While at St. Joseph, the couple have ministered to the homeless through their work at Talbot House – a provider of services to homeless men and women in their community. They have also taught faith formation, Baptism classes, are Extraordinary Ministers of Holy Communion, and the couple volunteers in hospitals and provides Holy Communion at an assisted living facility. He said he is grateful for meeting many wonderful people in formation who became brothers and sisters to him and Marianne. He felt God’s grace guided him through the preparation process and looks forward to what God has in store.
“It is said that God writes straight with crooked lines, this has been my experience,” Sakowski said. “Throughout this journey I have been shown many things. Patience would be at the top of the list.”
St. Ann, Debary
David Sorondo, and his wife, Leann, were born in the Orlando area, and grew up attending St. John Vianney Parish in Orlando. They moved to Deltona in 2007, with her father, Roy Ranier. His parents are Cuban immigrants.
The couple is close to their both their families, many of whom live in central Florida. With 24 nieces and nephews (and counting), there is always something to keep them busy, Sorondo said. Along with celebrating with their families, they welcomed two boys, Carlos and Sauli, from the Sister Diocese of San Juan de la Maguana in the Dominican Republic, during their high school studies.
Inspired after helping a stranded traveler on the roadside one evening, Sorondo became a fireman more than 20 years ago and currently serves at the Orlando International Airport as a lieutenant/paramedic. His call and discernment was “very natural,” he said.
“If a deacon is called to be an icon of Christ the servant, I have always found joy in service of others,” he said. “From flipping burgers to teaching, every job I have performed has been done with a servant’s heart.”
The couple looks forward to continuing their involvement through the mission office and serving their parish community in new ways, continuing to spread the Gospel with others.
“Formation has helped me grow both spiritually and socially,” Sorondo said. “(Throughout every formation gathering) our lives have been enriched through grace and a better understanding of our Catholic faith, which has strengthened our relationship with God.”
He noted, a common question people asked during the formation process is, “When will I be done?” “The simple and truthful answer is that I do not know when I will be done, for only God knows,” he said. “Ordination is another step in my continuous journey with God in service of others.”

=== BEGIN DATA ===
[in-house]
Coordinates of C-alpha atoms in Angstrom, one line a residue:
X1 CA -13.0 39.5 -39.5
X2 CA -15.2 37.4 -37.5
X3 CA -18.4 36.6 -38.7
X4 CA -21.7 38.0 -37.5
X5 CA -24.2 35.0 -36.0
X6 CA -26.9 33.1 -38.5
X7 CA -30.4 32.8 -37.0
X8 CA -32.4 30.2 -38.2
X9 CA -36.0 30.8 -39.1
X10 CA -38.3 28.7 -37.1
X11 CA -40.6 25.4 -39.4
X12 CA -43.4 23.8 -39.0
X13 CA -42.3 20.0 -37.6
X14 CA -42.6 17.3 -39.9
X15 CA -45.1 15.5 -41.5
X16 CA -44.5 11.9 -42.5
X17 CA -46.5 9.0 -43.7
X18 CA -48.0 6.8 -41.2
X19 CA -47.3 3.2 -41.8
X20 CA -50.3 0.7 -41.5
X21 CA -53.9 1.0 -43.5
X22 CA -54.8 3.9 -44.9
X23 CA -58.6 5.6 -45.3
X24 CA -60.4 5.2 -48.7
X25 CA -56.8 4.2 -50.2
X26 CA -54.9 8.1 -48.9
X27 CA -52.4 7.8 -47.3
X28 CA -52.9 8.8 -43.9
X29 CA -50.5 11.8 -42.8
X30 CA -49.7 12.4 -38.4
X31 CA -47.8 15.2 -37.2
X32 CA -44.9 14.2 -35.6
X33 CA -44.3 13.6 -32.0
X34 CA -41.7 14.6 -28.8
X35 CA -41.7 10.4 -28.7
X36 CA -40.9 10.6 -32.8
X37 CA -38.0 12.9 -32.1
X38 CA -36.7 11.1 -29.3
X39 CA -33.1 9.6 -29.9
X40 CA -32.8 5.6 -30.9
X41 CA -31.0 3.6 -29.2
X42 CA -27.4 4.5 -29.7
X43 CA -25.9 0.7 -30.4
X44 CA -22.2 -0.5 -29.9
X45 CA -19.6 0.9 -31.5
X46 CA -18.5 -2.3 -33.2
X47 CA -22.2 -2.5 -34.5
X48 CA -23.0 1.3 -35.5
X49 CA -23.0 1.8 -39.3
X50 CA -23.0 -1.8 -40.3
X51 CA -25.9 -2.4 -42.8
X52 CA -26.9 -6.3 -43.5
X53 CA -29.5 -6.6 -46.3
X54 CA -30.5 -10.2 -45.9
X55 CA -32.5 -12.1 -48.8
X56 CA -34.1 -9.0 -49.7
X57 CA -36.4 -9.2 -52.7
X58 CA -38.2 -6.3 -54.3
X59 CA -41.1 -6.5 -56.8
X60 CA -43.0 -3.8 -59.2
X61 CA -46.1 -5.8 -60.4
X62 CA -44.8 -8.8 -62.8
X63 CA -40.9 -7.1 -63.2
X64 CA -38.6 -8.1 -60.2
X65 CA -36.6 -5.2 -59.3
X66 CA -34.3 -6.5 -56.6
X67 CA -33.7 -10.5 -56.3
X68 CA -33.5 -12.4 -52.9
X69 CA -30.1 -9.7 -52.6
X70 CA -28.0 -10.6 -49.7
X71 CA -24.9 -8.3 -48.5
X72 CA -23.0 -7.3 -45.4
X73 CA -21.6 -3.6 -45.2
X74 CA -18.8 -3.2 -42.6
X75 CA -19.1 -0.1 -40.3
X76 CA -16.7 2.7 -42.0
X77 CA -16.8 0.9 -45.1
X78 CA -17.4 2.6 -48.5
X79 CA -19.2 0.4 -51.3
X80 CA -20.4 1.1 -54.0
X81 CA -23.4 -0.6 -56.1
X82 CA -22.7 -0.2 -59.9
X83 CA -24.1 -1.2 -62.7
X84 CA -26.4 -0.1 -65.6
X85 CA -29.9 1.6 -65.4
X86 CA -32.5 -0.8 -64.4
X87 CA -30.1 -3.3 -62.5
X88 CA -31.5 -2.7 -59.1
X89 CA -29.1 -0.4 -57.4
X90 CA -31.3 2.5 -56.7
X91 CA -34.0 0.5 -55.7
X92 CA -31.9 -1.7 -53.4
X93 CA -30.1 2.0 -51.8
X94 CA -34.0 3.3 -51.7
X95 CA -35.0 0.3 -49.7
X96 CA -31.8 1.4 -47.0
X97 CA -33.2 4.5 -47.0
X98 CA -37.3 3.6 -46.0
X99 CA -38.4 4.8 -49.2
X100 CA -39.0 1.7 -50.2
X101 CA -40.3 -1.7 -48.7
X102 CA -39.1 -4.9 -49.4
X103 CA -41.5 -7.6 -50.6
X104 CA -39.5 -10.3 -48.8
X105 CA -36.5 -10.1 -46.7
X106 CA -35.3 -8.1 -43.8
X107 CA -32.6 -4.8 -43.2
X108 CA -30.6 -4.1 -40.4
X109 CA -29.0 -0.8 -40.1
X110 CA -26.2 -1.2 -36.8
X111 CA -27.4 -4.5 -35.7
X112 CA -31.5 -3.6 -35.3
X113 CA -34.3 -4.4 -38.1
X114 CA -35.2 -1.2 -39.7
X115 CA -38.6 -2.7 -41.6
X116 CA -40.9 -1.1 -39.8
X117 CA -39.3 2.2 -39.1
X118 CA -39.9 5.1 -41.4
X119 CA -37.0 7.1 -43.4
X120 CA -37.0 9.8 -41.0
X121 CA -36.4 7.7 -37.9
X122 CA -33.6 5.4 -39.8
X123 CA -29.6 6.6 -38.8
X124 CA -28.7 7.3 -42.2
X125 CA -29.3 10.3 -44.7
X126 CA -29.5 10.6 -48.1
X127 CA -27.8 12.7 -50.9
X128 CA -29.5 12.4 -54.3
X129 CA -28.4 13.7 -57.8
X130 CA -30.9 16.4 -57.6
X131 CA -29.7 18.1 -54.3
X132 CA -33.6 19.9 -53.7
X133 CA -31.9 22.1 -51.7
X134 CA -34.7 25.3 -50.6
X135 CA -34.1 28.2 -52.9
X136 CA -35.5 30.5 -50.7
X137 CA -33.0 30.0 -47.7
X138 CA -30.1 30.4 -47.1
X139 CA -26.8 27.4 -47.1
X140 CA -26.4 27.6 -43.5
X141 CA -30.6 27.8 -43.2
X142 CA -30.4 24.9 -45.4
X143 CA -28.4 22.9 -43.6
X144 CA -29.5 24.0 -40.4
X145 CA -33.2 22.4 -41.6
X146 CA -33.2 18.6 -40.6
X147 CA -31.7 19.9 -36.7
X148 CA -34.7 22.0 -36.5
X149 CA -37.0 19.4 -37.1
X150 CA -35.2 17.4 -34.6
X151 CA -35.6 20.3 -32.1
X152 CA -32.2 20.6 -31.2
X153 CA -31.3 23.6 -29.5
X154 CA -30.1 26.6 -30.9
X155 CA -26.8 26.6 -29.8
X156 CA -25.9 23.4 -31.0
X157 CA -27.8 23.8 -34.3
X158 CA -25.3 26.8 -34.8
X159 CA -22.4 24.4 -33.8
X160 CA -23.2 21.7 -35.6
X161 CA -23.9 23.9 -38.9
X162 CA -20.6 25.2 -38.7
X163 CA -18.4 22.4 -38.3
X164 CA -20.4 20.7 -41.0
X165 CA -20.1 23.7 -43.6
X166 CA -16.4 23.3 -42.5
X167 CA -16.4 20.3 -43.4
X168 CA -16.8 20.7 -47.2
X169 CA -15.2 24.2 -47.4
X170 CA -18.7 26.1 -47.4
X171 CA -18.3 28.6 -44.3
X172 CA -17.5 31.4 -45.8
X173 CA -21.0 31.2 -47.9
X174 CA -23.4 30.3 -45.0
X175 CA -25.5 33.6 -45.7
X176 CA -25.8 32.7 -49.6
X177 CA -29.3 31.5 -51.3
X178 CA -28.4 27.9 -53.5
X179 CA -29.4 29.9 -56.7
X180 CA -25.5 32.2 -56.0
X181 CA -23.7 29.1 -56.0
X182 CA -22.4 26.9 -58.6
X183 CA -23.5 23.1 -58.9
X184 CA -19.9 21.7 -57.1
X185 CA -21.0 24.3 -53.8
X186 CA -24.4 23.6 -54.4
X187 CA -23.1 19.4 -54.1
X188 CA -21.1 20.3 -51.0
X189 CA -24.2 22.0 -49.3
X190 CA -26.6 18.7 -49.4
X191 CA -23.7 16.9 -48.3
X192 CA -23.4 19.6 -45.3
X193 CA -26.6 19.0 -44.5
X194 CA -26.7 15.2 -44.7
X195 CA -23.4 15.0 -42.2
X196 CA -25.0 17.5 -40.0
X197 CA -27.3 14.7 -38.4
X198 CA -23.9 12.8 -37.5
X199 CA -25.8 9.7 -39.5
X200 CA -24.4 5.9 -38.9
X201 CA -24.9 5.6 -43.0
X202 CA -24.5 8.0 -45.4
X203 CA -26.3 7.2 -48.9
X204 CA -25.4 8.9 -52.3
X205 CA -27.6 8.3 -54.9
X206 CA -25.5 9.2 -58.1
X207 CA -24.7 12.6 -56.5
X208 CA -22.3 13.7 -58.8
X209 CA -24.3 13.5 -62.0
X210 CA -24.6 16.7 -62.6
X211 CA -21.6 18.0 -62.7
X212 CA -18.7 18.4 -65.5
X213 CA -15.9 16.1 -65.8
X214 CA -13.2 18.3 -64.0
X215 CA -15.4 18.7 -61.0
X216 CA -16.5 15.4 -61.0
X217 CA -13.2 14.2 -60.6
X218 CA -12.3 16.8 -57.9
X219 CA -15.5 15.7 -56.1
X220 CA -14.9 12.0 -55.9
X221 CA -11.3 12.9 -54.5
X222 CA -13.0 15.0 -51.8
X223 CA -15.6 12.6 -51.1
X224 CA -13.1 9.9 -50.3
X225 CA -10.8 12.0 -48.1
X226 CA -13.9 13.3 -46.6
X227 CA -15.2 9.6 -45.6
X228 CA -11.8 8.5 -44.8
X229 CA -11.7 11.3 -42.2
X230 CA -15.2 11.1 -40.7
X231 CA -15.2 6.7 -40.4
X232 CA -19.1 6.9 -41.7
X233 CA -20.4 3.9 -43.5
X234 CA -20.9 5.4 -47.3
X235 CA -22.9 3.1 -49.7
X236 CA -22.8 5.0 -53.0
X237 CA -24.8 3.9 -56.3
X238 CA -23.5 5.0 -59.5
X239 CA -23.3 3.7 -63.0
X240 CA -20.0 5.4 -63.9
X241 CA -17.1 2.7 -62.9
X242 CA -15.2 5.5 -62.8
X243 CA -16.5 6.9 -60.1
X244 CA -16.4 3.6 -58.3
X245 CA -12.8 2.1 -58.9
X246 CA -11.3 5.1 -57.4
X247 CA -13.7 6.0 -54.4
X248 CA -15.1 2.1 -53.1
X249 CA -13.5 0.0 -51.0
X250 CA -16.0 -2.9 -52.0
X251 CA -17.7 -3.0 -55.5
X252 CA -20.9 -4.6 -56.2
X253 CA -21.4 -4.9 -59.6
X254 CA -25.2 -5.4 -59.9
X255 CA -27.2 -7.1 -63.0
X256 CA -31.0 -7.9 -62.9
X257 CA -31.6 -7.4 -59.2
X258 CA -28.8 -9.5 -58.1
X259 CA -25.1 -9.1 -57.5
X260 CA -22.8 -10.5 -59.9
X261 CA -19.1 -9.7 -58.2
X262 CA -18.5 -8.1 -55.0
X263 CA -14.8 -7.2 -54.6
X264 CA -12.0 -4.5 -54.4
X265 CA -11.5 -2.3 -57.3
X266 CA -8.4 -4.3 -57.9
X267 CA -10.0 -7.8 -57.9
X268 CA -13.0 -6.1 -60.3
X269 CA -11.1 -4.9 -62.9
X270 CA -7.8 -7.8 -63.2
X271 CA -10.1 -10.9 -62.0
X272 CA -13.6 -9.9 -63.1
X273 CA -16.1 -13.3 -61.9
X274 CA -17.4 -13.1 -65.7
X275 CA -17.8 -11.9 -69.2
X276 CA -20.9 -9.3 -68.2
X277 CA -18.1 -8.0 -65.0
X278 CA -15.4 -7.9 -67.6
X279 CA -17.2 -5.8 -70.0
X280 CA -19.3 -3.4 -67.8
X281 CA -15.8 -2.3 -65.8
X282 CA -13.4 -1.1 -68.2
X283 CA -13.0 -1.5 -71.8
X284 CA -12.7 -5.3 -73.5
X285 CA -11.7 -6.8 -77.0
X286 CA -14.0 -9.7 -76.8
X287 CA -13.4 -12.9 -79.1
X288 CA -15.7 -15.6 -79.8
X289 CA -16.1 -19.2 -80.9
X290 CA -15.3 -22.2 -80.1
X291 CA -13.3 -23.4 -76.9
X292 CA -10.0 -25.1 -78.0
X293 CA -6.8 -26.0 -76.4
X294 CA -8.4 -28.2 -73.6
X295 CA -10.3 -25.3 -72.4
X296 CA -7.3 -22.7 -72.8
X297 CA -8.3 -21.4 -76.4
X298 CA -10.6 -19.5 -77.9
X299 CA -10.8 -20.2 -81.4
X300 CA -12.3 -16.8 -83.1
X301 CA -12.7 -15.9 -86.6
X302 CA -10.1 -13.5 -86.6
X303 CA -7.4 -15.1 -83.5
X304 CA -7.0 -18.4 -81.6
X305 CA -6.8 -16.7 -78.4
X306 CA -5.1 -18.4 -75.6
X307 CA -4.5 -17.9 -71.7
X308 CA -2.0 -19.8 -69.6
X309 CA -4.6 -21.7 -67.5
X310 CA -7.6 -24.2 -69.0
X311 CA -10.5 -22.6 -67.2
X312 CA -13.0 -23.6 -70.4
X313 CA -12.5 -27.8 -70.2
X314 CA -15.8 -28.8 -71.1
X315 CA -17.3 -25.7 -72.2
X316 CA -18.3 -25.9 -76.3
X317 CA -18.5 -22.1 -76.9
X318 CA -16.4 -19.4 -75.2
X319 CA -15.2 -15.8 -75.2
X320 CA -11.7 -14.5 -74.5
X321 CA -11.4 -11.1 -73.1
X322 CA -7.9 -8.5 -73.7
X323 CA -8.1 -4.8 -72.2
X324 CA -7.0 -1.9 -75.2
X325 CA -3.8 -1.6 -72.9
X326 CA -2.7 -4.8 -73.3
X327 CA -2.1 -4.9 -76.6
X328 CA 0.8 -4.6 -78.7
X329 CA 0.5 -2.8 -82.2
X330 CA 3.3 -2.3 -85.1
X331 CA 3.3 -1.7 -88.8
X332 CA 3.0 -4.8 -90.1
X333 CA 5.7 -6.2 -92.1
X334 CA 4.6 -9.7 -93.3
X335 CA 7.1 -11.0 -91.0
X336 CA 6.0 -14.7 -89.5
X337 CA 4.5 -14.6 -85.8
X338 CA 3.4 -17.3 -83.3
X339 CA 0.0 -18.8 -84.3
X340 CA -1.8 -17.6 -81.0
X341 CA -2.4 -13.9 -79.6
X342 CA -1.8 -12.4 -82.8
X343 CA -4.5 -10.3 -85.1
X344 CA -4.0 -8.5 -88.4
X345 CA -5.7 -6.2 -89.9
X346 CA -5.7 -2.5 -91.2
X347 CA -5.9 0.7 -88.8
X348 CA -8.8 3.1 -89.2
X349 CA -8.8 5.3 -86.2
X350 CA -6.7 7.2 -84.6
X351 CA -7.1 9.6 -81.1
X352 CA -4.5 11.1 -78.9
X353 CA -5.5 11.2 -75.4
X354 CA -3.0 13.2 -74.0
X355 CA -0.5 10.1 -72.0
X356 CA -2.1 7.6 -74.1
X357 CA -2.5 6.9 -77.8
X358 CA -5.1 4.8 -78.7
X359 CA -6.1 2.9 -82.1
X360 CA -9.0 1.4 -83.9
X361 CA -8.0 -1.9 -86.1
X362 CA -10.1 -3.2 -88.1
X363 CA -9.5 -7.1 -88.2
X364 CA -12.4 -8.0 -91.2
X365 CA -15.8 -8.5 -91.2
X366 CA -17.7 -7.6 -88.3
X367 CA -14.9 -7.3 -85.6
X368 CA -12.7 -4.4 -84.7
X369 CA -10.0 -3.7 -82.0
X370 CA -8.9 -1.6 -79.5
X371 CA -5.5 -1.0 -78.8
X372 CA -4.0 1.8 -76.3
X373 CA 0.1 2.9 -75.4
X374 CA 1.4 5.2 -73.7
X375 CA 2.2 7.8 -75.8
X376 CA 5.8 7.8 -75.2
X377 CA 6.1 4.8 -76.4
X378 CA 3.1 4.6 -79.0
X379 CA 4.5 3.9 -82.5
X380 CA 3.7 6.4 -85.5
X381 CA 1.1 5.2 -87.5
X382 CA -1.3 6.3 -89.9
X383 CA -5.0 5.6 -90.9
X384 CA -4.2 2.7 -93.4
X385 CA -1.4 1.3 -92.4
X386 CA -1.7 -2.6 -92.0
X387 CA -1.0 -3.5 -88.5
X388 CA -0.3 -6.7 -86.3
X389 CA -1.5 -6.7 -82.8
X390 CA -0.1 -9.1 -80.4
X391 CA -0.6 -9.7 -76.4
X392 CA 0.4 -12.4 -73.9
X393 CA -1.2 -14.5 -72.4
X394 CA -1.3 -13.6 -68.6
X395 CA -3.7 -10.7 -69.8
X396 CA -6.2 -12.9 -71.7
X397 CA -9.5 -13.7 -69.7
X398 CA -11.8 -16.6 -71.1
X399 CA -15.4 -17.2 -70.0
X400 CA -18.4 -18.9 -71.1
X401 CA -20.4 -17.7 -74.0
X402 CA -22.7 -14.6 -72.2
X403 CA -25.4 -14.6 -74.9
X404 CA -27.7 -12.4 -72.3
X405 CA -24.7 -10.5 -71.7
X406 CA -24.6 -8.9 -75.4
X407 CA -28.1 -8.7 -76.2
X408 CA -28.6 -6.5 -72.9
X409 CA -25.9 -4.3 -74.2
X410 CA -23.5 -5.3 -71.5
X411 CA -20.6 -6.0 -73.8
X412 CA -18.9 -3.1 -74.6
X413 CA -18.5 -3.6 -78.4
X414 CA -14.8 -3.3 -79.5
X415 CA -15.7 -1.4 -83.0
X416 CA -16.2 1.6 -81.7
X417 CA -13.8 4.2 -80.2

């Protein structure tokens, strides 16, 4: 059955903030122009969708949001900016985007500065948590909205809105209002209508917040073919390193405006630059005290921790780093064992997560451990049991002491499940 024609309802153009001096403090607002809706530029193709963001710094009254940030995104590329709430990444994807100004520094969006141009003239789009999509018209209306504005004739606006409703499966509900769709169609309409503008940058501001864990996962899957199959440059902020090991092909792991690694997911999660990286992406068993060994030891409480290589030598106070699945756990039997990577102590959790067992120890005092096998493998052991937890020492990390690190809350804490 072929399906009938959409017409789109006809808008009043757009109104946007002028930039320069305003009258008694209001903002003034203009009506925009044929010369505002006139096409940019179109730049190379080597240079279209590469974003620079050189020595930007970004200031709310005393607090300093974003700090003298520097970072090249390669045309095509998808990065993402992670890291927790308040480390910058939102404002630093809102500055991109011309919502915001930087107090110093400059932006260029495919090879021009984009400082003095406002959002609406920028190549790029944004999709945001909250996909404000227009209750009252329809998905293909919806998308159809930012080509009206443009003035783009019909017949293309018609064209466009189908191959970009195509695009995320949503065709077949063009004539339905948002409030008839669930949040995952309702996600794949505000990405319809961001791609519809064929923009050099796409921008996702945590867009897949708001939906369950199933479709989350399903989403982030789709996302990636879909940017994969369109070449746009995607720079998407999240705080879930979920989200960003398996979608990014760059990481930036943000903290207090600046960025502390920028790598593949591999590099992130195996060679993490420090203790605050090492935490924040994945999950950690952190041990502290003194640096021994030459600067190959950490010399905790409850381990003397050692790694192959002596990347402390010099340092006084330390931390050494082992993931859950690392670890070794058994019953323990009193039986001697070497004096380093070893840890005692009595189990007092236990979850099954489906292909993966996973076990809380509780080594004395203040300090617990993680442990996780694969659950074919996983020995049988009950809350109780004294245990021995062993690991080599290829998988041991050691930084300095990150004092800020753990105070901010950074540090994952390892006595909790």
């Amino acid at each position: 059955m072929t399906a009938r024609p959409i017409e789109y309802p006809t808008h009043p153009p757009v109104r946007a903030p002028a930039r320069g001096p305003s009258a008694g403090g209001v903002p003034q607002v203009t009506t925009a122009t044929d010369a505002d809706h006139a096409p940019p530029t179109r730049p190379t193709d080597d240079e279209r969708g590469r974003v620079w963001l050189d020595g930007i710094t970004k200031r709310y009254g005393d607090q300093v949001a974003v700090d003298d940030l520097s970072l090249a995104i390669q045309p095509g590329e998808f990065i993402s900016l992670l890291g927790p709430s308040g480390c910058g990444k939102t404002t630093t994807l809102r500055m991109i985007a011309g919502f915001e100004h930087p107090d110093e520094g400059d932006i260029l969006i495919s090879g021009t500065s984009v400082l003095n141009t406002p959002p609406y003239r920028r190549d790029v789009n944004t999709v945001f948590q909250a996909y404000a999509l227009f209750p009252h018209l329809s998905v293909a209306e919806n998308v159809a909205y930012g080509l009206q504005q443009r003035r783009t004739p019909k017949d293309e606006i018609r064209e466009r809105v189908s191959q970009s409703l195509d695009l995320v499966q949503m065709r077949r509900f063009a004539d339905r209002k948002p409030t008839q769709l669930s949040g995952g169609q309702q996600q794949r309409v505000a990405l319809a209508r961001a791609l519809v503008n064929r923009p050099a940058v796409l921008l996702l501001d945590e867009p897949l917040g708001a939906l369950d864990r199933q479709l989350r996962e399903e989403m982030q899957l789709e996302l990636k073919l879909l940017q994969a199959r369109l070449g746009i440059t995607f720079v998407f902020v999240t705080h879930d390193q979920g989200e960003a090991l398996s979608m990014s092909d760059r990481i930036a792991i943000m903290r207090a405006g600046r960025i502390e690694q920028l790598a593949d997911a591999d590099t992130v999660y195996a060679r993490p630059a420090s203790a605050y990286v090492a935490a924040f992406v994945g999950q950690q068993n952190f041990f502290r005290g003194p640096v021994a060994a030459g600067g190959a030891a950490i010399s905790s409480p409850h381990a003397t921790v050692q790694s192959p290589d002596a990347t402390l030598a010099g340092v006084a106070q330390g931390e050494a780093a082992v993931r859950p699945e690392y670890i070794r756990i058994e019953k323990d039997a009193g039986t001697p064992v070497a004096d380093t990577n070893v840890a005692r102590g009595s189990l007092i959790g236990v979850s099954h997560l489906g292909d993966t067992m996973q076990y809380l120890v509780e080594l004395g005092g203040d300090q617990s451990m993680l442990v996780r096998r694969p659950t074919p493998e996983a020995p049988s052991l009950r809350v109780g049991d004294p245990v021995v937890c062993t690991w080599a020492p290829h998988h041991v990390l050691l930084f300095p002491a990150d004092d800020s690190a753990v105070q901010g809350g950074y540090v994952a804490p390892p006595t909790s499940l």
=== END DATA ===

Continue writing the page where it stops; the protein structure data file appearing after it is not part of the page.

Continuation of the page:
Holy Cross, Orlando
Samuel Velez, and his wife, Kearly, have been married for 32 years, and have four grown children — Andrew, Matthew, Jordan and Samuel Jr. . Originally from Queens, New York, Velez retired from Altria Group and Distribution company after 30 years of service and now works part-time at Sea World. They have been parishioners of Holy Cross Parish since 1997.
“I have always held my God and faith close to my heart,” Velez said.
Because of his passion to serve, he has invested his time and energy in giving back to the community through involvement in several ministries — lector, catechist, an Extraordinary Minister of Holy Communion, charismatic prayer group co-leader, and leader of the Liturgy of the Hours in Spanish. He is also involved in prison ministry, the homeless coalition and led three successful Tootsie Roll drives in support of autism for the Knights of Columbus. Although Velez said he heard a calling from a young age, he “turned a deaf ear.”
“In my lifetime, I thought of priesthood, but convinced myself that it was not the right choice,” he said. “God continues to live within me and saw my devotion and love for him.”
In 2009 the Lord called once again, and while he tried to put it off, something was different. “This time I could be present mind, body and spirit,” Velez said. “The beautiful part is that it did not matter that I was married because God took care of that. He gifted me a woman who would one day understand my calling and be as eager as I am to serve him as he always wanted me to do.”
One of his favorite quotes is from St. Pio of Pietrelcina: “Prayer is the best weapon we have. It is the key to God’s heart. You must speak to Jesus not only with your lips, but with your heart. In fact, on certain occasions, you should only speak to him with your heart.” “Because of this,” Velez added, “my Lord remembered to call me by name and I listened.”